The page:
After sending for John Anderson he told me this story: He said that: “He had always been a slave on a plantation in Kentucky, that his master had given orders to cut off the first finger of every slave that learned to write. His master ‘s wife had taught him to write unbeknown to her husband, and that he had been a Baptist preacher for .twelve years, and he was afraid to tell me until I assured him that I would do him no harm.” I found some of the men had been freemen and had always lived at the north. They could read and write but they were the worst men I had to manage. I organized the company the best I could and commenced to teach them the duties of a soldier, and I have this to say, that I never saw a class of men that would imitate your every movement and make them their own faster and more perfectly than they could. I soon found that their imitation was wonderful, and I had to be very careful that everything I wanted them to do was done just right, and I soon had a splendid company for dress parade. They soon learned the manual of arms to perfection.

They were great musicians, making it easy to form a drum corps or a band. They were in fact, machines. Now would this all hold good in actual service under fire? As will be Seen. General Grant moved against Lee, May 4, 1864. One division of colored troops under General Burnside guarded the immense wagon train during that memorable campaign to the satisfaction of both generals. Seven companies of the 43d regiment (colored), led by Col. H. S. Hall, charged over the rebel works at the battle of the Mine, July 30, 1864, capturing a rebel flag and two hundred prisoners, losing in the fight: 1 officer and 19 men killed; 6 officers and 80 men wounded, and 100 prisoners.

I joined the regiment with my company, August 3, 1864, three days after the battle of the Mine, and will now relate my personal experience with colored troops in the field. First I will give my opinion or impressions as I recorded them at the time, and how those opinions were modified by actual service. I quote from a letter I wrote home, August 9, 1864, six days after my company came into actual contact with the enemy. “We are continually skirmishing but very little hard fighting. Shells whistling over our heads constantly. I will sketch our position so you can see how we are situated:”

” Pickets have to be posted after dark and retired before daylight. You cannot realize how we are feeling. It’s impossible for one to feel as we do unless he is where every moment he expects to be hit, either by a piece of a shell or a minnie ball?” August 15, ’64, I recorded in my diary: ” I have but little
confidence in colored soldiers to stand and receive a charge. They will make a charge and do it well, but if you halt, then they will not (so far as I have seen) stand and receive the rebels. The Government is too hasty in putting them in the field. They should be organized and drilled at least one year before being put into a fight. They are ignorant, selfish, and without shame, care little for each other, nor have they regard for themselves. They are suspicious of everybody, and think they are to be trodden under foot. Slavery is the cause of all this. This generation of slaves or blacks cannot be made equal in any respect with the white race (of course some of the white race are just as low). The whites are not forced into degradation, therefore it is a disgraceful sin for them, while it cannot be regarded as such of the black race on whom it was forced. “To take the black race from the dark, low position which they have been forced to occupy and make them industrious, self supporting, will take something more than freedom, and much more than is being done for them. Two generations will have to pass away before the degraded principles and actions that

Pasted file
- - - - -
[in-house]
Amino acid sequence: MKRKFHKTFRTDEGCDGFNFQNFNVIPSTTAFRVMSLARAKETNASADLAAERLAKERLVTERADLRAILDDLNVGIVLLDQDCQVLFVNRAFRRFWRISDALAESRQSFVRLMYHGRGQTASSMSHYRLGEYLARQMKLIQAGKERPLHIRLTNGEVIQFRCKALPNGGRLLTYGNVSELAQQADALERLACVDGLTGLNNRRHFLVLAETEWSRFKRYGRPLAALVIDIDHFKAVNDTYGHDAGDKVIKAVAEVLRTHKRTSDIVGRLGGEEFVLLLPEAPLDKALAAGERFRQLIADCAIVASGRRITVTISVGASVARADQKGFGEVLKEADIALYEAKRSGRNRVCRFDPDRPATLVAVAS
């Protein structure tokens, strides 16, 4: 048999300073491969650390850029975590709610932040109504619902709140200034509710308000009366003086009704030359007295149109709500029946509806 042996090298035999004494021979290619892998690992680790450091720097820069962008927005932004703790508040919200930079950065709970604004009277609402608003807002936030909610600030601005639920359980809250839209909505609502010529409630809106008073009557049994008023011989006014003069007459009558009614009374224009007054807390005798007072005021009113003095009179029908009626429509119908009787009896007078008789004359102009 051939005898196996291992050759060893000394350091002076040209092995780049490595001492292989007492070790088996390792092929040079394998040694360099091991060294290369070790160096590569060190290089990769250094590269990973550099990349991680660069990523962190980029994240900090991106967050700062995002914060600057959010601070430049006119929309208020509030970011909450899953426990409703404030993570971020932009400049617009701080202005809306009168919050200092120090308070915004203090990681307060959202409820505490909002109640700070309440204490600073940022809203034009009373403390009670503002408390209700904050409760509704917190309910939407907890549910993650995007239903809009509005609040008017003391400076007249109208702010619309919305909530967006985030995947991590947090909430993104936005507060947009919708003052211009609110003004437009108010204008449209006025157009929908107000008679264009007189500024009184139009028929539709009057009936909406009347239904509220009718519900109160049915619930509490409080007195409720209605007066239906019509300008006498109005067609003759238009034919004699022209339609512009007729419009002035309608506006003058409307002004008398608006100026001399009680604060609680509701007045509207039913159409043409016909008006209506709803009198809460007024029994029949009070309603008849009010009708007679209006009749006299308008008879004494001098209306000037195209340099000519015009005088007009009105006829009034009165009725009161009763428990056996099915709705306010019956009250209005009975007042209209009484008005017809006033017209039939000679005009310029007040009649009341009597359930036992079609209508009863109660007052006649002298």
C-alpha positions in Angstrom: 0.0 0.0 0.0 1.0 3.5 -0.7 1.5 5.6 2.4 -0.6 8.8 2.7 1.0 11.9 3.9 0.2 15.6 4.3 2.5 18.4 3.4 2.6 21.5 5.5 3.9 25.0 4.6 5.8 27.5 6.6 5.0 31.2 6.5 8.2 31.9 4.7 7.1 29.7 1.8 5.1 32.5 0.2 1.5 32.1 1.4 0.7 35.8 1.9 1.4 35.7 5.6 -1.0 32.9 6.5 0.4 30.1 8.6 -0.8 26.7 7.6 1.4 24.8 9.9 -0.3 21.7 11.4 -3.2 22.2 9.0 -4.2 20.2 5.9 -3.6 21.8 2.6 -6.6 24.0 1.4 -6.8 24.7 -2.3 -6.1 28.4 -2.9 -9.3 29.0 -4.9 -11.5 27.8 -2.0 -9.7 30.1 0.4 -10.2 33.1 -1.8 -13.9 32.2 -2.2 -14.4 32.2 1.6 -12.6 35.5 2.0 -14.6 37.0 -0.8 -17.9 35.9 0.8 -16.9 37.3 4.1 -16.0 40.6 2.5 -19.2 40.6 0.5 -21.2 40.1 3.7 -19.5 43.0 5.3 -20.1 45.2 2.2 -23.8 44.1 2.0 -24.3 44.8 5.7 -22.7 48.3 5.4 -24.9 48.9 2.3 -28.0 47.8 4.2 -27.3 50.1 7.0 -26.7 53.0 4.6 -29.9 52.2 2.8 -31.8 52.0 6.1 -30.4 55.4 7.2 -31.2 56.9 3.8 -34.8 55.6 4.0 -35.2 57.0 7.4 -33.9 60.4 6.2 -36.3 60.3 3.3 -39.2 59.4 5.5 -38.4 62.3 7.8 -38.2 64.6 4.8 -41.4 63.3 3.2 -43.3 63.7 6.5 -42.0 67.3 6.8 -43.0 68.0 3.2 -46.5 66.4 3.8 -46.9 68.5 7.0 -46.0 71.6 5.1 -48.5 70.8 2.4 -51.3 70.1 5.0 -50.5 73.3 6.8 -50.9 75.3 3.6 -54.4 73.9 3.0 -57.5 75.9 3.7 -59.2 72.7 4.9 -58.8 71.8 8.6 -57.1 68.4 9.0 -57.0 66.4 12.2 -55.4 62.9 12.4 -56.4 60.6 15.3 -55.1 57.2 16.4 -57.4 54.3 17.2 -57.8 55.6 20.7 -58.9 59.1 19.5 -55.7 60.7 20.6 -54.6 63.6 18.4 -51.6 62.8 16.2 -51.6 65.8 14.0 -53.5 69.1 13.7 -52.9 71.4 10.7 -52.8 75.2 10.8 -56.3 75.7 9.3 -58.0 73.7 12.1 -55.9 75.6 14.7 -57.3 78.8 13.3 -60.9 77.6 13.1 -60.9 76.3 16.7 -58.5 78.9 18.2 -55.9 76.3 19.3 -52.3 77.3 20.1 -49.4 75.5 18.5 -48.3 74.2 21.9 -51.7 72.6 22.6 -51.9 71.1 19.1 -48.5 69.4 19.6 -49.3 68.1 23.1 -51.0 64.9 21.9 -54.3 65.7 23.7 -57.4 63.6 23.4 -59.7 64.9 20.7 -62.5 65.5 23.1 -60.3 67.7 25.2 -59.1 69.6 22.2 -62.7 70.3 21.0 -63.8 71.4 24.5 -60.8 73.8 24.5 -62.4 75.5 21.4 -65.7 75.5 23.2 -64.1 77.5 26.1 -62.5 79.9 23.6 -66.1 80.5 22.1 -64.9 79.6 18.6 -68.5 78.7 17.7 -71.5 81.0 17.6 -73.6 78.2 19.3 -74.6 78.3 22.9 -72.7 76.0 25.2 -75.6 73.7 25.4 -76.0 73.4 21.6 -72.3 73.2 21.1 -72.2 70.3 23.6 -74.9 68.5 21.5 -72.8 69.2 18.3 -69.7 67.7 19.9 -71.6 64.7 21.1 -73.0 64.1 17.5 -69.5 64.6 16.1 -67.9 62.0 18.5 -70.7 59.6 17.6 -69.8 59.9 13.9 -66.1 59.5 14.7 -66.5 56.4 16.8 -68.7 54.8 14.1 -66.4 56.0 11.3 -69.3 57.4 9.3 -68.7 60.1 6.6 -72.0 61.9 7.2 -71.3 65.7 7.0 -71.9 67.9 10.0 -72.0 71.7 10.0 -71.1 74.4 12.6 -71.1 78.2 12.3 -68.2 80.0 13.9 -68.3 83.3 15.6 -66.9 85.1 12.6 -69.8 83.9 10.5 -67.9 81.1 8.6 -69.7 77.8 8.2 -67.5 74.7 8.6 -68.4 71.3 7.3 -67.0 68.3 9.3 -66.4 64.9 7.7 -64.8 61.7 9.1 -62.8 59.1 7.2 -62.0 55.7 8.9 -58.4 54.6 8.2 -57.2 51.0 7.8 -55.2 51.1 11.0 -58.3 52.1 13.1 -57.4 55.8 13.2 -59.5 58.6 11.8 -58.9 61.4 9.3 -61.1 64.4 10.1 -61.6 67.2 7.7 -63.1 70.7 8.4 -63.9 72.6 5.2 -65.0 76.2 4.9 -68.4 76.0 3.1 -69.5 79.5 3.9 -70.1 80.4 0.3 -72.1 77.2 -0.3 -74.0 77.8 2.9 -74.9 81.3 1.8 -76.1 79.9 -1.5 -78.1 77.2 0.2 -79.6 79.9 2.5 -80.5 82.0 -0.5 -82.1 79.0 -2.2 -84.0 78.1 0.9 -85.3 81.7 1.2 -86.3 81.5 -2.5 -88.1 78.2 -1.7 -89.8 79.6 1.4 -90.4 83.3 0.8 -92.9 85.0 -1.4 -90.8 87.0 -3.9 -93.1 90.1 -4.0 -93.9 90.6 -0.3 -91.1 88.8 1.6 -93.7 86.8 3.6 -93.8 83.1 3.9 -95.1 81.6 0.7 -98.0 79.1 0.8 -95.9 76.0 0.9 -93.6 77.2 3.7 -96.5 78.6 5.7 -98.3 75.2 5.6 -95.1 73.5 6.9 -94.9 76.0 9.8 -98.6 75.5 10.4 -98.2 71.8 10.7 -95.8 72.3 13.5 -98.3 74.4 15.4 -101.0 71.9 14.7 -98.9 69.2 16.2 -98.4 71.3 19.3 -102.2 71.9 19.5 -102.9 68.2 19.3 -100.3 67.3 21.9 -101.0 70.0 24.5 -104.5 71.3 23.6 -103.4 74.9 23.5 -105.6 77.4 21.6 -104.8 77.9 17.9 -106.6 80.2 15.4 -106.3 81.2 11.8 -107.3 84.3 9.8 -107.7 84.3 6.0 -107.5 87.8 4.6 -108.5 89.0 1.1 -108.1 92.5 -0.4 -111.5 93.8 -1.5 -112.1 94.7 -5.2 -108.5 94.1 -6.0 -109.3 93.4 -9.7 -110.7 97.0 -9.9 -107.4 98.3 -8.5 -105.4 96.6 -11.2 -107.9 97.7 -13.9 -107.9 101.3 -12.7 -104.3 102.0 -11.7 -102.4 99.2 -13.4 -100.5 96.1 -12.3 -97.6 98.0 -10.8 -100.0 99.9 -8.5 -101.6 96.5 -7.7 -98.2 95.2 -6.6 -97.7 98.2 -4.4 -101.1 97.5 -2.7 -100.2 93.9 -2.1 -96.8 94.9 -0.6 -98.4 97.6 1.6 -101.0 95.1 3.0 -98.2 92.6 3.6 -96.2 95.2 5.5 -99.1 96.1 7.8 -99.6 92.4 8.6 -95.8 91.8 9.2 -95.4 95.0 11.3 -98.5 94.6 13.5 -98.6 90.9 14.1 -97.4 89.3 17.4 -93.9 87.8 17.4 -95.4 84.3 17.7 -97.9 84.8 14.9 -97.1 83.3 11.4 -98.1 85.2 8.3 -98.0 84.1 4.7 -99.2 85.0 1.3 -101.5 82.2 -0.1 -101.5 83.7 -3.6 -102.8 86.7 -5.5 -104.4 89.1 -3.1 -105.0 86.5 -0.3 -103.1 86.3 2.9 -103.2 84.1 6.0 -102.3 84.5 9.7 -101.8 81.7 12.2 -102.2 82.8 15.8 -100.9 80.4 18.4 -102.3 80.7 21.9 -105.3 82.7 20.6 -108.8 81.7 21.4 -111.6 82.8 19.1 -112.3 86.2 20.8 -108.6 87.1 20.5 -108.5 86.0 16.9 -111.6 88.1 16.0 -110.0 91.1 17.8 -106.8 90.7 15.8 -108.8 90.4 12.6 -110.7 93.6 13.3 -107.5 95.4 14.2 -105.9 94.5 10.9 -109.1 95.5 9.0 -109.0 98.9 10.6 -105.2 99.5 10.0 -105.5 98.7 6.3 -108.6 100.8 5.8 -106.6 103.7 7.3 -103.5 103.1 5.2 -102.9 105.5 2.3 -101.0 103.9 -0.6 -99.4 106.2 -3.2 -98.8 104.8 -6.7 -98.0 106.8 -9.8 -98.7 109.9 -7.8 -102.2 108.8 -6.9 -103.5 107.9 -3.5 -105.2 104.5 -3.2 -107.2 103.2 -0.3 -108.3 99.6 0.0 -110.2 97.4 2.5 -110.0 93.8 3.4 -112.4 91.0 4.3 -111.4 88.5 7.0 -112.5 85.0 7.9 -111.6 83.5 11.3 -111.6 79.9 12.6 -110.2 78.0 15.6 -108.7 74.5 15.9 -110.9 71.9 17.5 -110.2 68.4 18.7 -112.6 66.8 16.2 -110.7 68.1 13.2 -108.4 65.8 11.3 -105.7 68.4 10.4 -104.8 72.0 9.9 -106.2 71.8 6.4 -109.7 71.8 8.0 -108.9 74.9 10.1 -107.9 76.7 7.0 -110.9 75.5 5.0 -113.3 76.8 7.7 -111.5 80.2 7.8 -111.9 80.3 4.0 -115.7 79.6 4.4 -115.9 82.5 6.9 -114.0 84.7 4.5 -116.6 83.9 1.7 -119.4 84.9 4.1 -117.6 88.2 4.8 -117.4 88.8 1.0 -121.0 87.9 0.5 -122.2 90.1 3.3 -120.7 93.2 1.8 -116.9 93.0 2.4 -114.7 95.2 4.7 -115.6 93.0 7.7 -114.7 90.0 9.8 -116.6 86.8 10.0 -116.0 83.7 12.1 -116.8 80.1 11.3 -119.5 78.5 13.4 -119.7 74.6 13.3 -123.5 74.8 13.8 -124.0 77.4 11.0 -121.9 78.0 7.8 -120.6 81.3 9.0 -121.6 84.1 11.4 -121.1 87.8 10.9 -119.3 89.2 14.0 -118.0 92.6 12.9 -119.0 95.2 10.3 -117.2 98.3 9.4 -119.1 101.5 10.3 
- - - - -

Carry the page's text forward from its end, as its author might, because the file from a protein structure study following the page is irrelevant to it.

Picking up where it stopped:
characterize their every-day life will pass away. They have got to be taught what shame is. They must have imbedded in their very being a principle of self-pride that will cause them to strive to excel in deeds of valor and love. When the yoke of slavery is taken off, then the way will be opened for the work; to teach their children is the only way. In no other way can the black race be made equal with the white either in education, in valor or its equal in society.”

This was what I thought at that time, but I found by actual experience from that time until the close of the war that the colored troops filled a very important position in the army of the Union, and did splendid service.

Our regiment took part with other troops, black and white, in holding Lee’s rebel army in front of Richmond and Petersburg. The forts and breastworks extended from the north of Richmond to the south of Petersburg, a distance of nearly t h i r ty miles, and I know that the 43rd Colored Regiment marched along and occupied at different times nearly every mile of those works.